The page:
At an international conference in Paris held on January 8, French President Nicolas Sarkozy lashed out against what he called “finance capitalism.” Sarkozy declared that the dream of globalisation had vanished on September 11, 2001. “One had expected competition and abundance for everyone, but instead one got scarcity, the triumph of profit-oriented thinking, speculation and dumping,” he said.
However, Sarkozy continued, the crisis of “finance capitalism” was not a crisis of capitalism itself. Anti-capitalism was a dead end, he declared, the negation of everything bound up with the idea of progress. One had to morally shape capitalism and not destroy it. The task was to restore the balance between the state and the market. The current crisis represented the end of “the illusion of public impotence.” The most important fact of the present crisis was the “return of the state.”
Sarkozy was speaking to an illustrious audience. Attending the conference, entitled “New World, New Capitalism,” were German Chancellor Angela Merkel, former British Prime Minister Tony Blair, the heads of the European Central Bank and the World Trade Organisation, three Nobel Price-winning economists and leading trade union functionaries. In general, they all agreed with Sarkozy, although they expressed themselves less graphically.
Chancellor Merkel demanded “new regulation of international financial markets and institutions” and said that this time she would remain firm should financial market players try once again to prevent politicians from implementing new regulations.
There is nothing progressive in Sarkozy’s promise of a morally renewed capitalism. The turn away from the ideology of boundless deregulation is not a step towards greater democracy or equality. The state whose influence Sarkozy intends to increase is the capitalist state. It defends the interests of big business, not those of working people.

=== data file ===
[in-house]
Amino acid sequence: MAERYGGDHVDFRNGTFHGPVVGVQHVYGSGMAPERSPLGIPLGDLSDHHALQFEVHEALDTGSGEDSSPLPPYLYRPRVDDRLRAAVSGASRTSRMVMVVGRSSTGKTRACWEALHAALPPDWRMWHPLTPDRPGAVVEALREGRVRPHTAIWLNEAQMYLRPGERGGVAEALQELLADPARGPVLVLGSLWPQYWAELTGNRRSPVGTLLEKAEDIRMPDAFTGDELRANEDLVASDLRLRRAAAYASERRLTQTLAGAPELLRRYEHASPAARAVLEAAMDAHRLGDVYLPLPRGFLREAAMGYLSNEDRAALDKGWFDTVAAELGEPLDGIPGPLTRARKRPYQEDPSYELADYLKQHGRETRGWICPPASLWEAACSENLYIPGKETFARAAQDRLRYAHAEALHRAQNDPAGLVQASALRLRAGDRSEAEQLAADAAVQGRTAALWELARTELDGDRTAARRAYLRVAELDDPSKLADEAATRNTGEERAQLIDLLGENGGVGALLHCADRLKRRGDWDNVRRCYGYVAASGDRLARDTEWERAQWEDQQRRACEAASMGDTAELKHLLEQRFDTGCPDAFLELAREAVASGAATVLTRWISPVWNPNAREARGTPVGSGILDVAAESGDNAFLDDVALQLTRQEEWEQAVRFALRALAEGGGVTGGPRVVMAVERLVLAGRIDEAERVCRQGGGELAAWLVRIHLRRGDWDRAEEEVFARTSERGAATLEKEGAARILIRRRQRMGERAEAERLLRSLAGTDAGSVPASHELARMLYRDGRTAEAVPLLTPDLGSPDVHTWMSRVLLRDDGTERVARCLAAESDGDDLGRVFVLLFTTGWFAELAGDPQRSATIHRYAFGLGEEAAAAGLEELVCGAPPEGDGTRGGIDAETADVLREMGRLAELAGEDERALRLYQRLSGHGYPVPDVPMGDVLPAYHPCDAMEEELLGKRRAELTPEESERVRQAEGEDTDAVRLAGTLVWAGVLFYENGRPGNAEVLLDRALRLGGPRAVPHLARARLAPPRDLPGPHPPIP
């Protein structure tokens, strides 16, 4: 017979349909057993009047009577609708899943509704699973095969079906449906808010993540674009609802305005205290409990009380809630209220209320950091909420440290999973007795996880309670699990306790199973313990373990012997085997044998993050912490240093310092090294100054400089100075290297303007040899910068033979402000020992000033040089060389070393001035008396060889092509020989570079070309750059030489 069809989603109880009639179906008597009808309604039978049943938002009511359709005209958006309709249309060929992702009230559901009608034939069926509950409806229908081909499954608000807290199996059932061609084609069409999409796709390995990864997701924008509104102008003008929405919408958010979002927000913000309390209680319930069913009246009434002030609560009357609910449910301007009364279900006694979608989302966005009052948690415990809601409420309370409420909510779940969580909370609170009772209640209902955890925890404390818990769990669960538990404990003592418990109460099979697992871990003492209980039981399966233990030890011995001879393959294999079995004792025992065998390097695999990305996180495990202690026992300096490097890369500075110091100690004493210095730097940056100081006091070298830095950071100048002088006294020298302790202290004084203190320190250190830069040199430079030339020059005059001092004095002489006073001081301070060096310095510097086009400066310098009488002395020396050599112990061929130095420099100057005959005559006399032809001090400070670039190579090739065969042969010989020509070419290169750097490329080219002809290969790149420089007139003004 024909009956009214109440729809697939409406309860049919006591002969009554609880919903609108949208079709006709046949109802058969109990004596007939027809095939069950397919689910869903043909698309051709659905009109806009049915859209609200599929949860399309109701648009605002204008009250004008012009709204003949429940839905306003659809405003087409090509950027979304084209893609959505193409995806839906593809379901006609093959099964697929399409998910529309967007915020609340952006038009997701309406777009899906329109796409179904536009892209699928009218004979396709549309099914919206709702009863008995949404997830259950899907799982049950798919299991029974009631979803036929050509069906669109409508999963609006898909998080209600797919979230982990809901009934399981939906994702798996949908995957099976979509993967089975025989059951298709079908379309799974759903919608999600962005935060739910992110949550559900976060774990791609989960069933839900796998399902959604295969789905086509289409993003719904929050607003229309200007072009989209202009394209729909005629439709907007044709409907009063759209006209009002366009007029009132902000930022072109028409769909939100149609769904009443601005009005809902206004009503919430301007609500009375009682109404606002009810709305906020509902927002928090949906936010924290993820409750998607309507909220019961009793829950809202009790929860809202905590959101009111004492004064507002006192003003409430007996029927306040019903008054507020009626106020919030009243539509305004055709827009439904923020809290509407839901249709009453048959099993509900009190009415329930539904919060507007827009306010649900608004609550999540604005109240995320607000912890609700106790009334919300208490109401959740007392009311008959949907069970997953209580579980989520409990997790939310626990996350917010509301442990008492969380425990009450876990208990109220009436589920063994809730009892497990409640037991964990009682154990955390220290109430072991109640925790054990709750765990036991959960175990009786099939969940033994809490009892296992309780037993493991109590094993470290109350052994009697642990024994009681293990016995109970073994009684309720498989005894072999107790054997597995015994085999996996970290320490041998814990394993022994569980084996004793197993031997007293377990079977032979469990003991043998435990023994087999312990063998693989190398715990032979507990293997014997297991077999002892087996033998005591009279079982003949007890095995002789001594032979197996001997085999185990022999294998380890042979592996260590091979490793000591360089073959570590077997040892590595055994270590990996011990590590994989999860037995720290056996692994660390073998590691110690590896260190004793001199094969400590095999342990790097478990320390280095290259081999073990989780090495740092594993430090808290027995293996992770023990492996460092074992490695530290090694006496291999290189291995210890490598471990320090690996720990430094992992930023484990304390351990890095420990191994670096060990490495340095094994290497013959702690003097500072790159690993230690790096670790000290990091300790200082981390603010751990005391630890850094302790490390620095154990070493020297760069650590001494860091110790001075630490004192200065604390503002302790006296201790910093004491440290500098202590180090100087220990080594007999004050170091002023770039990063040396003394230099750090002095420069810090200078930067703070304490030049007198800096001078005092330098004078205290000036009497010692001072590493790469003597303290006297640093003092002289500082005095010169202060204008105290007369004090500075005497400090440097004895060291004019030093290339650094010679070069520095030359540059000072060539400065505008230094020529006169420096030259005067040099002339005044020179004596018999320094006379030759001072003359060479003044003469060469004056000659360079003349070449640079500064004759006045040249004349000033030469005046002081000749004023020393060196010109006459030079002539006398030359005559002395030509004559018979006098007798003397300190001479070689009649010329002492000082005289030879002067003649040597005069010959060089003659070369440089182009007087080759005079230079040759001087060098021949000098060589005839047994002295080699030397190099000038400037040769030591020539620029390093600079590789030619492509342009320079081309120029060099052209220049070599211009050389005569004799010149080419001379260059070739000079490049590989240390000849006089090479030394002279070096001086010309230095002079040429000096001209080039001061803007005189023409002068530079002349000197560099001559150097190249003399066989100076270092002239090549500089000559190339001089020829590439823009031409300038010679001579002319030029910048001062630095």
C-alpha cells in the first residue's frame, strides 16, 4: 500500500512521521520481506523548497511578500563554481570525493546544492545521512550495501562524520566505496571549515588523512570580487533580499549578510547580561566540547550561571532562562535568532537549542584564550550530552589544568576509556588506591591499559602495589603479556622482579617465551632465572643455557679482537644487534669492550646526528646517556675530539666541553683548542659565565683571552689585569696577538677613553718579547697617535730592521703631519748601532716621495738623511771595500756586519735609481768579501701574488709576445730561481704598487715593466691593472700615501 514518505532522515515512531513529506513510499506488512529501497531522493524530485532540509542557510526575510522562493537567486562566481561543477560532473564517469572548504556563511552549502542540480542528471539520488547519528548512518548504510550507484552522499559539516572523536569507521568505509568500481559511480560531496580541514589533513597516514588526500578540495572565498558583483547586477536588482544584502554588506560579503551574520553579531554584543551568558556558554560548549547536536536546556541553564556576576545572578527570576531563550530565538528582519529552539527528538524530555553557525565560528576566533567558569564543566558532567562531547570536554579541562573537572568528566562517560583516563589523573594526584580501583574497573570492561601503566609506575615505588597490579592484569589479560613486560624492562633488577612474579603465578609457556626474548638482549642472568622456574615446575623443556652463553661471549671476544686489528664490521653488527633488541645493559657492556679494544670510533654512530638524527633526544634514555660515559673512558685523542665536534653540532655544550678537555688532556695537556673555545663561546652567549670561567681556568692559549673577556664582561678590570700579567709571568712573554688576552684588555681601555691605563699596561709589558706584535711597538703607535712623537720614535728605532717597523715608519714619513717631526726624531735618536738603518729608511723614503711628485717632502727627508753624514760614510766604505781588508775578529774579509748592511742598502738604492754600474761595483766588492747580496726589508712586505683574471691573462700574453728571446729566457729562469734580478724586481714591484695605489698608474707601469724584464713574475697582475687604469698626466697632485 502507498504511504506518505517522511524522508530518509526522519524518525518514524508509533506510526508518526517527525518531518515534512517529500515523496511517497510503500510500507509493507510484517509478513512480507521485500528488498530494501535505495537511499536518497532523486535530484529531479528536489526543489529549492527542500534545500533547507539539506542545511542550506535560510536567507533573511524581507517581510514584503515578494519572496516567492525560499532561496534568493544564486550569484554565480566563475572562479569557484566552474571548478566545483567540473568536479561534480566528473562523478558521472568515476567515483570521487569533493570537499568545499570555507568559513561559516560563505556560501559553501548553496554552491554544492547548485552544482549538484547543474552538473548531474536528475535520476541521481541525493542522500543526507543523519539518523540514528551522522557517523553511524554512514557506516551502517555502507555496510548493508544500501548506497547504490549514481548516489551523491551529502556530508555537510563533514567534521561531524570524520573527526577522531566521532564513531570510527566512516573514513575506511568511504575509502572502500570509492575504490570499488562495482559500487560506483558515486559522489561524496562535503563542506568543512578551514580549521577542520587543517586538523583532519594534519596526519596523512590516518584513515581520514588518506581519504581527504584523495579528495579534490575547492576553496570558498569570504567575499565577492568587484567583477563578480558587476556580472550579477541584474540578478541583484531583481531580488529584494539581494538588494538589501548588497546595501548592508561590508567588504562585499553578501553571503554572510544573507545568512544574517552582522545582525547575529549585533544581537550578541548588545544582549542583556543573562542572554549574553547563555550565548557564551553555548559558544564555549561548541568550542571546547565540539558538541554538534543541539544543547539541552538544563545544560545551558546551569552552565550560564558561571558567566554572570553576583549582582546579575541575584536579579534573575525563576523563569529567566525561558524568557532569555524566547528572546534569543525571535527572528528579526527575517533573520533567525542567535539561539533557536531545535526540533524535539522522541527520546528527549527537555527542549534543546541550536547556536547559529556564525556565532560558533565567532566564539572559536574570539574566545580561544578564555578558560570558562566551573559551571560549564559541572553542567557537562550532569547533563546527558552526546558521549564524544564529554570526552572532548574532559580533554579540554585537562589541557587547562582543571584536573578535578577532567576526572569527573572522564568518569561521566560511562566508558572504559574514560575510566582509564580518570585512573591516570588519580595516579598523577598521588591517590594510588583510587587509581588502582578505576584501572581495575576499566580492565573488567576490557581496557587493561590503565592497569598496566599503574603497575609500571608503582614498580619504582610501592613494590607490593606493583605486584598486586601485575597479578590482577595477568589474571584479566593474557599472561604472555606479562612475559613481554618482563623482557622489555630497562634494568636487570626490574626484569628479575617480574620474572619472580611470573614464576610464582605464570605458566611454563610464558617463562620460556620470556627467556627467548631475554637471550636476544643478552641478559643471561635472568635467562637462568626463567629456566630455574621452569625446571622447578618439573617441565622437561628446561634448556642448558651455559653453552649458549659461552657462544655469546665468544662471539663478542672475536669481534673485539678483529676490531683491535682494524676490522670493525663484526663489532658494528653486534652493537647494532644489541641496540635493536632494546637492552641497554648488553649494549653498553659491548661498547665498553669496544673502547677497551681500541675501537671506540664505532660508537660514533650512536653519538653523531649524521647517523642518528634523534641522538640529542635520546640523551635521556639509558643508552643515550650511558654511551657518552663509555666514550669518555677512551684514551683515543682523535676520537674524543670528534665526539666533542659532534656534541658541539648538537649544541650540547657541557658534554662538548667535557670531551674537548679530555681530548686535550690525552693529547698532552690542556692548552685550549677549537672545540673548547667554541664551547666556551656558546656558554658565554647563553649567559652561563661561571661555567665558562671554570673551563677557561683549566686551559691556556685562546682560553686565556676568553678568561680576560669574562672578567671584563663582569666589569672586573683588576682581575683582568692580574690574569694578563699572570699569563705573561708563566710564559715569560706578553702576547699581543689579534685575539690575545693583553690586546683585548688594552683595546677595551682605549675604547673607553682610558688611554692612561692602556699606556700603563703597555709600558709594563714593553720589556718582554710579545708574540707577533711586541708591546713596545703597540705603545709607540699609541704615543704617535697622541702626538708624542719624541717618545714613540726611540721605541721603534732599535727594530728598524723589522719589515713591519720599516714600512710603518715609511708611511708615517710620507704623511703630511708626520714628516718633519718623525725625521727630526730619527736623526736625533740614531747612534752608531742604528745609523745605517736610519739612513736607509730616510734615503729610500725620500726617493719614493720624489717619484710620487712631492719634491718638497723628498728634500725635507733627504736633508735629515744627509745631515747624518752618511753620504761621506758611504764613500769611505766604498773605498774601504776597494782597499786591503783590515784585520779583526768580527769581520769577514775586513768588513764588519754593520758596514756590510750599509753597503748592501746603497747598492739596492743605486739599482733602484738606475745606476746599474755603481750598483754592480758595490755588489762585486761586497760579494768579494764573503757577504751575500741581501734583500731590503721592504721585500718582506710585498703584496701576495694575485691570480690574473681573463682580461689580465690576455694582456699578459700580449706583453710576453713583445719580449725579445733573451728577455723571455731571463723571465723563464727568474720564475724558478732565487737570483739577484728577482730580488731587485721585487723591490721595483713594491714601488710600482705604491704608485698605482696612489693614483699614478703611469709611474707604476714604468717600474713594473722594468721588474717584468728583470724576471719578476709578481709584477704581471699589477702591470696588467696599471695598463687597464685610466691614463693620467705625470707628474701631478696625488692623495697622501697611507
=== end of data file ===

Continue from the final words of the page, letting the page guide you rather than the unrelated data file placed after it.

By “return of the state” Sarkozy does not mean the subordination of private profit interests to the requirements of society as a whole. He intends to place French corporations under state protection in order to strengthen them in the conflict with the French working class and their international rivals.
This type of state intervention has a long tradition in France, going all the way back to Jean-Baptiste Colbert, the finance minister of Louis XIV in the 17th century. Under President de Gaulle in the 1960s, important sectors of industry, such as the automotive and airplane industries, were developed under state direction, while the working class was repressed. In the 1980s, President Mitterrand temporarily nationalised the steel industry in order to implement rationalisation and mass redundancies.
The state capitalism which Sarkozy advocates is closely bound up with protectionism and corporatism. The state extends its protecting hand over national concerns, secures their profits with public funds, helps them dismantle jobs and wages, protects them against takeovers by foreign companies and strengthens them in their struggle against international competitors.
Due to the close interlinking of the state and corporate interests, every economic conflict threatens to expand into a political conflict. This can currently be seen in the gas conflict between Russia and Ukraine. It is then only a further step from a political to a military conflict. It may have been accidental, but it was nevertheless highly symbolic that the conference on a “New Capitalism” took place in the Ecole Militaire, the French military academy.